Apart from these more or less light-hearted attempts there are also more serious endeavours going on. There is for example a whole web community called “Perverted Justice”, dedicated to identifying pedophiles in Internet chatrooms and exposing them.
But compared with its western counterparts, the chinese culture of cyber manhunt is much more powerful and significant. This is mostly due to scale: With more than 250 million users the Chinese Internet population is the biggest in the world. Also the Chinese users are by far more interconnected than their western counterparts. Even the Internet-savvy US netizens pale in comparison with the Chinese Internet community. As CNNIC numbers for the year 2008 show, nearly 40 percent (98 million) of Chinese Internet users regularly contribute to bulletin board systems, more than 40 percent (107 million) have their own blog. Compare this with Germany, where an important survey in 2008 showed that 76 percent of netizens had never heard of weblogs, and only 6 percent are blog users.
So, by simple networking effects, any campaign on the Chinese Internet can quickly gain an incredible momentum. Also by culture and education, moral issues are highly important to the Chinese. Xujun Eberlein refers to the Confucian tradition in Chinese thinking with its emphasis on ethics and righteousness. Another framework for this kind of moralizing behaviour might be found in the more recent, communist past. Both Eberlein and Forbes correspondent Chris O’Brien mention the spectre of the Cultural Revolution with its public criticisms and purges, too long ago for most Chinese netizens to remember, but still strangely formative.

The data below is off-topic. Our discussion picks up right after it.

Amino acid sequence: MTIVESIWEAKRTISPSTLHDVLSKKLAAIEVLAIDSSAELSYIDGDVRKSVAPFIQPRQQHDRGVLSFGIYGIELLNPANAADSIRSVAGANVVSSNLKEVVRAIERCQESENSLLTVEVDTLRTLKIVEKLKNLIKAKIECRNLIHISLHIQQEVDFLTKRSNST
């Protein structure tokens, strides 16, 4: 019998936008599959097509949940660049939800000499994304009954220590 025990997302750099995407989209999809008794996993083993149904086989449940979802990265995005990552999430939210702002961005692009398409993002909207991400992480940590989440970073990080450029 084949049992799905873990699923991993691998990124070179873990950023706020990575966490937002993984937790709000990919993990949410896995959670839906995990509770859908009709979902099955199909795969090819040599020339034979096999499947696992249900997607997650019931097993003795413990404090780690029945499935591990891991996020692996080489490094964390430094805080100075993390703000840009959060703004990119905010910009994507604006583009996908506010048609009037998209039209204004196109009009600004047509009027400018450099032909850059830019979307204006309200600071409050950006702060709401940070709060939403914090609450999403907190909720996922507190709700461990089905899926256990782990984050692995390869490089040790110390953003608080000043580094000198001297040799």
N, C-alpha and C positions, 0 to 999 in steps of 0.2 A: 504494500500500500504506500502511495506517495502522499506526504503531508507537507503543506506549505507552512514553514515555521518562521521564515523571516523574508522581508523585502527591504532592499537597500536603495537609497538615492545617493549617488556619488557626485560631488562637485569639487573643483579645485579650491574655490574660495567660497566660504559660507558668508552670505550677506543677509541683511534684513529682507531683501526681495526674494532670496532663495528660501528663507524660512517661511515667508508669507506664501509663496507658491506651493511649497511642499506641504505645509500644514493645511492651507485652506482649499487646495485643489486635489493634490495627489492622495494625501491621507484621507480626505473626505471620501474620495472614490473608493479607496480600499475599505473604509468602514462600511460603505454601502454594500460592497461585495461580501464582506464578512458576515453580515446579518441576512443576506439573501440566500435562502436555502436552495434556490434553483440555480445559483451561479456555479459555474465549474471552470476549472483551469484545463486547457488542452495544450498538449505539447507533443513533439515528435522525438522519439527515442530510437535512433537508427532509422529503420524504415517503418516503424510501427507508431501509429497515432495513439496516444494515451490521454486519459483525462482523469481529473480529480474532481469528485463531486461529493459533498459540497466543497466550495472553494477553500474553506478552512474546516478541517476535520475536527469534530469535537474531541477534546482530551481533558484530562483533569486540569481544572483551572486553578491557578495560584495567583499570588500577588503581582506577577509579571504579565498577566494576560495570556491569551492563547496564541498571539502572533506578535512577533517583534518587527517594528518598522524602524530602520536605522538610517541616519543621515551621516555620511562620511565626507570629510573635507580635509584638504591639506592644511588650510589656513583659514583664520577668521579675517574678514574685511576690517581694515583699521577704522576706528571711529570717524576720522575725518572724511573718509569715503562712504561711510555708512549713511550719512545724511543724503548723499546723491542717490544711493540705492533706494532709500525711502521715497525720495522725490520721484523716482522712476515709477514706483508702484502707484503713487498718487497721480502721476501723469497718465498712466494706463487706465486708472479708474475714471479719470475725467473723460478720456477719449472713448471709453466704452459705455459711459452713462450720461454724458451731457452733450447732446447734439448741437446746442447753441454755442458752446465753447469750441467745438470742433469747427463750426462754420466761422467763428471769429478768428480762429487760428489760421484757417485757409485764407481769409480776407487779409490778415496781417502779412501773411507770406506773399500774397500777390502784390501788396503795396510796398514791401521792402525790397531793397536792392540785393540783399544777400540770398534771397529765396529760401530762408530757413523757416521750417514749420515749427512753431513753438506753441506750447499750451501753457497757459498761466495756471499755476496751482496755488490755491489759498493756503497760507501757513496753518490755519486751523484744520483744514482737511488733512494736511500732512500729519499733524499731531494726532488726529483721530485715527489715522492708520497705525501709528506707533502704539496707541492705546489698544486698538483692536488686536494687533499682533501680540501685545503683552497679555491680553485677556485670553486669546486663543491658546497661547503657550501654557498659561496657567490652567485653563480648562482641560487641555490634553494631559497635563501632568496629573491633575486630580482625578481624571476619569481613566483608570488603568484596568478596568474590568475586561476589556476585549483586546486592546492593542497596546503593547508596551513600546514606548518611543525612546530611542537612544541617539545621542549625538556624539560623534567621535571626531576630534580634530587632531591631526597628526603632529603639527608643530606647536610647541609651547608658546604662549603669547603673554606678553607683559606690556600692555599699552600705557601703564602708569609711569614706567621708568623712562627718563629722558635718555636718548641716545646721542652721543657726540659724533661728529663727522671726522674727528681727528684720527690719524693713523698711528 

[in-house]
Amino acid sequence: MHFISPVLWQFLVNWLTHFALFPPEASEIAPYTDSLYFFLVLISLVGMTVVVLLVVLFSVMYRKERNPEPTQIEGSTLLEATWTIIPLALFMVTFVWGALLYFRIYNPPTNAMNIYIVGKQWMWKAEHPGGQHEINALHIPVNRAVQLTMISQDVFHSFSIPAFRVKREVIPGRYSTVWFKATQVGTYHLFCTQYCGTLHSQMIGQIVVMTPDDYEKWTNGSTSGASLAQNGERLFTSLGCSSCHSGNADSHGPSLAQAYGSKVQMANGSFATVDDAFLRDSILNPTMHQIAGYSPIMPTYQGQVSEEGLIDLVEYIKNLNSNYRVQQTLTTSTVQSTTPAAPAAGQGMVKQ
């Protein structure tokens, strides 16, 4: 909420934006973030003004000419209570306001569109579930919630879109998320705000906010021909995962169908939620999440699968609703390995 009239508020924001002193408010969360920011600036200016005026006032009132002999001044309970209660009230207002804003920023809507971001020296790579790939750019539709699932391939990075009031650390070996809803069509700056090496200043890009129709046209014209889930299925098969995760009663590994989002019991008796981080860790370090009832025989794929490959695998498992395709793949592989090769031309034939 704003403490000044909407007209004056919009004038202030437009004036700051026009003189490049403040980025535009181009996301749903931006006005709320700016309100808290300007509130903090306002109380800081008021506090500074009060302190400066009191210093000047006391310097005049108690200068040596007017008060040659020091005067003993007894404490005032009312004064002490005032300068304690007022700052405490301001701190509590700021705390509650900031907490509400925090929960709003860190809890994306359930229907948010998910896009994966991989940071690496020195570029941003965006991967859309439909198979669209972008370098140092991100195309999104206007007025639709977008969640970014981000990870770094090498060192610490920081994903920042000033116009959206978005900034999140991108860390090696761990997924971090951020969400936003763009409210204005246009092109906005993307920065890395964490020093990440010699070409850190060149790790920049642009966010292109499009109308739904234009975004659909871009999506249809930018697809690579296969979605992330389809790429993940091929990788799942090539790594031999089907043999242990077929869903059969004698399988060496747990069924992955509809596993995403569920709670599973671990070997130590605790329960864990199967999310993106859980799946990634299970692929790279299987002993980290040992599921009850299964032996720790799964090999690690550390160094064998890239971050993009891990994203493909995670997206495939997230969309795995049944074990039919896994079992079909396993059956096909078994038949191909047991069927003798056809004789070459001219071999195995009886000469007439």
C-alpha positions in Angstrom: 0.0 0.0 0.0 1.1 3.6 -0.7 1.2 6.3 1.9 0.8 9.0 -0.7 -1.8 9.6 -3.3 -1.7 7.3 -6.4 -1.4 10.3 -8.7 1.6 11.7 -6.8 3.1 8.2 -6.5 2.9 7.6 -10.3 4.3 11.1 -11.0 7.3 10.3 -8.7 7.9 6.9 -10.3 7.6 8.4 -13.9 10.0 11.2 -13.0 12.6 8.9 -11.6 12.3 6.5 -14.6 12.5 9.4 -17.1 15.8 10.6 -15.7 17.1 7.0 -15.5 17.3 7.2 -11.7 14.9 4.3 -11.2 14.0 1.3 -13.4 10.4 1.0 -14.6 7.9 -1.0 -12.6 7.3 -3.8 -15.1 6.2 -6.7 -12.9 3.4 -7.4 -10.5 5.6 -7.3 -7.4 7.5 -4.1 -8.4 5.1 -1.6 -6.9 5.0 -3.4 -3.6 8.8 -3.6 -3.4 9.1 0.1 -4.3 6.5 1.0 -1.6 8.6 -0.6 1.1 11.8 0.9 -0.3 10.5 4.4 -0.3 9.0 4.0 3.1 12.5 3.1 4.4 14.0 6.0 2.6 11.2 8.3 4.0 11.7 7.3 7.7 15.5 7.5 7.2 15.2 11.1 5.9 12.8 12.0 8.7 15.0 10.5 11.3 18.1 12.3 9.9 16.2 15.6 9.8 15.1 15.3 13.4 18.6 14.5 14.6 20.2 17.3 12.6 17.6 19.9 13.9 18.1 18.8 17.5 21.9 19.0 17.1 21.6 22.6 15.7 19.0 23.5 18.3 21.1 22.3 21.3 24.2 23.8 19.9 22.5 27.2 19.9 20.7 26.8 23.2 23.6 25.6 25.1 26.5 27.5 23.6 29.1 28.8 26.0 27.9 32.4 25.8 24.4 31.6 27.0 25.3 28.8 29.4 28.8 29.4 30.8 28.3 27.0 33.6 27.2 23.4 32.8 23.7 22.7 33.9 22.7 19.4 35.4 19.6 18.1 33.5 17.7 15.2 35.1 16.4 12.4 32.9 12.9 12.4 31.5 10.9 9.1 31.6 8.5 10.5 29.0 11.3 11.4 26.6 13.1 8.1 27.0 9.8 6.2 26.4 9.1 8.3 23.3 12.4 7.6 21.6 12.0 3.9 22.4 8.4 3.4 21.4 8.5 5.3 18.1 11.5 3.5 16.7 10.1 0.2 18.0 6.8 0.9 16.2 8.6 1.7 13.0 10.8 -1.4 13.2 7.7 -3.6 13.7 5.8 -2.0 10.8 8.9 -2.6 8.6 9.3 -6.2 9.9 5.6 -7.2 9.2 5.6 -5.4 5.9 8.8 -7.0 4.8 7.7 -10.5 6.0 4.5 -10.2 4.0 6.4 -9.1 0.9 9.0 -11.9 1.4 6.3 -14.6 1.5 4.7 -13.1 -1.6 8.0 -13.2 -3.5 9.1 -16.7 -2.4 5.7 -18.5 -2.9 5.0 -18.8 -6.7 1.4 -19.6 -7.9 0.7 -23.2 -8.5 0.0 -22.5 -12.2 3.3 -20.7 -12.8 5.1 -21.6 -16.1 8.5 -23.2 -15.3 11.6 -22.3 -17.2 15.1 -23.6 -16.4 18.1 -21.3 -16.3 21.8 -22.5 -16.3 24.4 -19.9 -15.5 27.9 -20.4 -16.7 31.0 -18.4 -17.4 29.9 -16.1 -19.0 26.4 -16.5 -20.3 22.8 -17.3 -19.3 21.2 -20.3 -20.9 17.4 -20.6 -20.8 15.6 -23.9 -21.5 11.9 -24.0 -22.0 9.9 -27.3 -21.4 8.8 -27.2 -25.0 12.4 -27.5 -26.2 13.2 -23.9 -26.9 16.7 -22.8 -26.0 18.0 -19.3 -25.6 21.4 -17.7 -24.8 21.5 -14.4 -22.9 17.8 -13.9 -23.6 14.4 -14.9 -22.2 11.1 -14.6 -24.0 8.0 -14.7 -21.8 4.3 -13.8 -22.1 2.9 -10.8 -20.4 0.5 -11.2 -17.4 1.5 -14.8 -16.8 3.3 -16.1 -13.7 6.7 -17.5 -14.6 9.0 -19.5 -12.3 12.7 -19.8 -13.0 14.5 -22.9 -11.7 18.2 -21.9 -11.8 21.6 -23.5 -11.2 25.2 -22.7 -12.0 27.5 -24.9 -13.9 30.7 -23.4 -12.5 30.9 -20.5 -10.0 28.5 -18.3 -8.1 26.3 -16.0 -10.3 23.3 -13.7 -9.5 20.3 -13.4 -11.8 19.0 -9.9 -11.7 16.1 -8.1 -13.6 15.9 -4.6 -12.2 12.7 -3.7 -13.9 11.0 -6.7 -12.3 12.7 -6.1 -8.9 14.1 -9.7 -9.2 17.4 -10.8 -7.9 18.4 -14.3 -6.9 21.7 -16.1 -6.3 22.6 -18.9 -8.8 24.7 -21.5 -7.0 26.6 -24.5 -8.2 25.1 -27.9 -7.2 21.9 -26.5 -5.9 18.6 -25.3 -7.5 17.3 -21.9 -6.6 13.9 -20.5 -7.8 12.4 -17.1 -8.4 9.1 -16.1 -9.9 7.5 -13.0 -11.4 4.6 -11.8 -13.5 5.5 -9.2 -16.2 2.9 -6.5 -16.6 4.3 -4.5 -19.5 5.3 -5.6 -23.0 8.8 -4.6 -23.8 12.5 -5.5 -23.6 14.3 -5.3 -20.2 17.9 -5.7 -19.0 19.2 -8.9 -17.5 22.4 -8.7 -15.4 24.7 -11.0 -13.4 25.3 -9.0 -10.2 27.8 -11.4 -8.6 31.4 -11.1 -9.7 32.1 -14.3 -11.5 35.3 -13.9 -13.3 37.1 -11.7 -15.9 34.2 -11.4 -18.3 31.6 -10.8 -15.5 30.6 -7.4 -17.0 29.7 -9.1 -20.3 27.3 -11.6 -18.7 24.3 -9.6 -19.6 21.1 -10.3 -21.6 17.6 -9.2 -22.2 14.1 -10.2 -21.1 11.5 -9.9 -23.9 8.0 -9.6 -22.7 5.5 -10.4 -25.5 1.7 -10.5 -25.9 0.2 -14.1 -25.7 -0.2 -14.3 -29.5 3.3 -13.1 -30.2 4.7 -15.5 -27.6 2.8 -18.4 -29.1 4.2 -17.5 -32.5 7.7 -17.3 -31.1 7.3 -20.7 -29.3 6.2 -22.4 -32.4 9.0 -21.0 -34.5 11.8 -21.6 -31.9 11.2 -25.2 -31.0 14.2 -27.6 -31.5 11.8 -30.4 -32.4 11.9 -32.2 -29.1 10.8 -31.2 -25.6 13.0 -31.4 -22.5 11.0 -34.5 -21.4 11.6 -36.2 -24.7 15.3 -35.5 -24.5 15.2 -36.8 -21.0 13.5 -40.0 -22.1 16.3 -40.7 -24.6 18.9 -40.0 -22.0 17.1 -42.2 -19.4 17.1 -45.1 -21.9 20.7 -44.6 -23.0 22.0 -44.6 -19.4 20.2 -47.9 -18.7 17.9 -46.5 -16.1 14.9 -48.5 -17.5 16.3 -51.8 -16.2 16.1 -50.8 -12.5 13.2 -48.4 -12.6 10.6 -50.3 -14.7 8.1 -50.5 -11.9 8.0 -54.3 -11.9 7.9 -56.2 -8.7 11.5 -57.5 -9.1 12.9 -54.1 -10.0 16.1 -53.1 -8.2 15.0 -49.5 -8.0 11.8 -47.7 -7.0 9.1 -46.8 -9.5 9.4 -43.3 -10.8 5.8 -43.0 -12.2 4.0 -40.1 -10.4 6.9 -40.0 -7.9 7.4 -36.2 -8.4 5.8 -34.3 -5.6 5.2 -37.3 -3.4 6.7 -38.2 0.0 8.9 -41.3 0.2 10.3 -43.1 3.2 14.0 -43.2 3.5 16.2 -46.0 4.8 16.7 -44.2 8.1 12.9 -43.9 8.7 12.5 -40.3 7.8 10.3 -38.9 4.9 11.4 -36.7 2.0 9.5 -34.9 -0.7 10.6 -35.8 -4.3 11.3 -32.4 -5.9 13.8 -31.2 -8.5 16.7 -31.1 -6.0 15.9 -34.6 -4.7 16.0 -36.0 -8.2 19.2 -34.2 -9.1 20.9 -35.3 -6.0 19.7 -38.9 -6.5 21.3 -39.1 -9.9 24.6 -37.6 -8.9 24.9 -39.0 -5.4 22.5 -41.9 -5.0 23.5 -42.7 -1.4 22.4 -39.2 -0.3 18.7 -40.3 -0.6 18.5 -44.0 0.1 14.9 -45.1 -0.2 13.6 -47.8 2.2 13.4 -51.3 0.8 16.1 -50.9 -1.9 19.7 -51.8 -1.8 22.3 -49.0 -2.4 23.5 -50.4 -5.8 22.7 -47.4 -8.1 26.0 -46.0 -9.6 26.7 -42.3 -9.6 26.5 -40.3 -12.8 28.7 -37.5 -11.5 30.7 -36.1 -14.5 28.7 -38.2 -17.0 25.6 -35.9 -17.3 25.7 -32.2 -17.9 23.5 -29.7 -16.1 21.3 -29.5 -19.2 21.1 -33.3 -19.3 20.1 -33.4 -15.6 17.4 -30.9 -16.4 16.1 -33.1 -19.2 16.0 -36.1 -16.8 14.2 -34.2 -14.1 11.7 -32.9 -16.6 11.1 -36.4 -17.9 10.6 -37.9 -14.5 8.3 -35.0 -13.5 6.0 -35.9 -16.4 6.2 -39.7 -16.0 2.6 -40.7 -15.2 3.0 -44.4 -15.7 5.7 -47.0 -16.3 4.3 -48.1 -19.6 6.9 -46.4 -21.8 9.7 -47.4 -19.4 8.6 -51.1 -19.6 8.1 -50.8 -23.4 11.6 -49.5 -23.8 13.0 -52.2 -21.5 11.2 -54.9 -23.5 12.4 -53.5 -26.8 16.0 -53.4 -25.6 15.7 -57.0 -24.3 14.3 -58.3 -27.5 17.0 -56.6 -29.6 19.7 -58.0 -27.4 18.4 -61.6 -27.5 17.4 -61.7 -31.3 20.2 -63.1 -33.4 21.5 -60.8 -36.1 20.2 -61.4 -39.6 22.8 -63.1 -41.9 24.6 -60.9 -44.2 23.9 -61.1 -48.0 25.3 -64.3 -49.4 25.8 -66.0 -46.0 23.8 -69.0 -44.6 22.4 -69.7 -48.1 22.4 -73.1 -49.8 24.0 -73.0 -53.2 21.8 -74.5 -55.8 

Even withouth explicit reference to this scary historical frame of refence, many Chinese see the Human Flesh Search as a bad thing. In June 2008 China Youth Daily conducted a survey with the result that nearly 80 percent of the participants wanted Renrou Sousuo to be regulated, 20 percent feared to become a target. The high-profile Wang Fei lawsuit triggered discussion about the bad privacy protection provided by current chinese law. The Chinese academic community is also dealing with the phenomenon. A conference about new media at People’s University in Beijing this November had three talks dealing with Renrou Sousuo.
But even considering the excesses of the cyber vigilantes, there are voices emphasizing the more positive aspects of Human Flesh Search. In a country where civil rights and legal protection of the citizens is yet underdeveloped, and the professional media can still not be relied upon to fulfill their role as public watchdog, the Net community has the potential to become a powerful corrective. Xujun Eberlein refers to an article on the daily newspaper The First expressing the hope that after dealing with entertainment and sexual scandals, the community will turn their attention to topics like government corruption in the future. And David Bandurski of Hongkong University’s China Media Project gives the english translation of an article by a government prosecutor from Jiangxi province, who points to already existing legal provisions against Human Flesh Search excesses and then argues as follows:
“If we view ‘human flesh searches’ themselves as having ‘original sin’, and if we seek to directly regulate such behavior as a crime, well then, I must regrettably point out that this will be a major blow to the efforts of ordinary people to seek justice. […] Making ‘human flesh searches’ a crime should be rejected from a value standpoint. Like the proposed ‘real-name registration system for the Web’ (网络实名制) that met with the disapproval of the vast majority of people, making ‘human flesh searches’ a crime is unrealistic and impracticable. Concerning ‘human flesh search engines’, these double-edged swords, we can only ‘choose the lesser of two evils’ and remain tolerant of their existence.”